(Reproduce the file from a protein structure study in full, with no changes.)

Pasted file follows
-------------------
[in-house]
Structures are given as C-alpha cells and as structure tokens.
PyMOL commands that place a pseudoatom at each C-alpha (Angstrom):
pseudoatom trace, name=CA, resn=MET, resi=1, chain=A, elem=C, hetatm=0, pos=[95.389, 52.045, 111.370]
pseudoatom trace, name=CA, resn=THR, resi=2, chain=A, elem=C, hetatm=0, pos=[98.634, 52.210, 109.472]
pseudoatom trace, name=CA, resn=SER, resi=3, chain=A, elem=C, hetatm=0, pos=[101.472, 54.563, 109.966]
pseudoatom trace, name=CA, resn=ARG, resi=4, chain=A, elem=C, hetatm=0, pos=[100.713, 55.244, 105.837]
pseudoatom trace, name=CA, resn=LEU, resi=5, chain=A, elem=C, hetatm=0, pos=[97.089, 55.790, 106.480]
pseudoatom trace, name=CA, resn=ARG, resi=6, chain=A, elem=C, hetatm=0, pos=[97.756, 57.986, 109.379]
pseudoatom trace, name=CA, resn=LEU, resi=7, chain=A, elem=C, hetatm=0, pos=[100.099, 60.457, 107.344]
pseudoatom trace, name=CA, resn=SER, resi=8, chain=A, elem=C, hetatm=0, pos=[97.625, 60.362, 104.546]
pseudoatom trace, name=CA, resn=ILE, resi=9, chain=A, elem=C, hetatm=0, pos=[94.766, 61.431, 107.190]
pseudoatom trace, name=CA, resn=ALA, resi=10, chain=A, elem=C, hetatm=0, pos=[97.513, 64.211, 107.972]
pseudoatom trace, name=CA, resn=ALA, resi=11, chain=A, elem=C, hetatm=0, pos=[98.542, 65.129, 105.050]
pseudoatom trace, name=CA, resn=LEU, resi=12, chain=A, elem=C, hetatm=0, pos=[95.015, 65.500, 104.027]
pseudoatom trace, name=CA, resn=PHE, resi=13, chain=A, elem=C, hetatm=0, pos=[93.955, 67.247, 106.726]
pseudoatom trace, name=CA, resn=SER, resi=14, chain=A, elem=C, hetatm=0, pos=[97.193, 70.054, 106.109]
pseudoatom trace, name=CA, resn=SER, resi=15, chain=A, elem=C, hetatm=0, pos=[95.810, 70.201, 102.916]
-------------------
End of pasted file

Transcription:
[in-house]
Structures are given as C-alpha cells and as structure tokens.
PyMOL commands that place a pseudoatom at each C-alpha (Angstrom):
pseudoatom trace, name=CA, resn=MET, resi=1, chain=A, elem=C, hetatm=0, pos=[95.389, 52.045, 111.370]
pseudoatom trace, name=CA, resn=THR, resi=2, chain=A, elem=C, hetatm=0, pos=[98.634, 52.210, 109.472]
pseudoatom trace, name=CA, resn=SER, resi=3, chain=A, elem=C, hetatm=0, pos=[101.472, 54.563, 109.966]
pseudoatom trace, name=CA, resn=ARG, resi=4, chain=A, elem=C, hetatm=0, pos=[100.713, 55.244, 105.837]
pseudoatom trace, name=CA, resn=LEU, resi=5, chain=A, elem=C, hetatm=0, pos=[97.089, 55.790, 106.480]
pseudoatom trace, name=CA, resn=ARG, resi=6, chain=A, elem=C, hetatm=0, pos=[97.756, 57.986, 109.379]
pseudoatom trace, name=CA, resn=LEU, resi=7, chain=A, elem=C, hetatm=0, pos=[100.099, 60.457, 107.344]
pseudoatom trace, name=CA, resn=SER, resi=8, chain=A, elem=C, hetatm=0, pos=[97.625, 60.362, 104.546]
pseudoatom trace, name=CA, resn=ILE, resi=9, chain=A, elem=C, hetatm=0, pos=[94.766, 61.431, 107.190]
pseudoatom trace, name=CA, resn=ALA, resi=10, chain=A, elem=C, hetatm=0, pos=[97.513, 64.211, 107.972]
pseudoatom trace, name=CA, resn=ALA, resi=11, chain=A, elem=C, hetatm=0, pos=[98.542, 65.129, 105.050]
pseudoatom trace, name=CA, resn=LEU, resi=12, chain=A, elem=C, hetatm=0, pos=[95.015, 65.500, 104.027]
pseudoatom trace, name=CA, resn=PHE, resi=13, chain=A, elem=C, hetatm=0, pos=[93.955, 67.247, 106.726]
pseudoatom trace, name=CA, resn=SER, resi=14, chain=A, elem=C, hetatm=0, pos=[97.193, 70.054, 106.109]
pseudoatom trace, name=CA, resn=SER, resi=15, chain=A, elem=C, hetatm=0, pos=[95.810, 70.201, 102.916]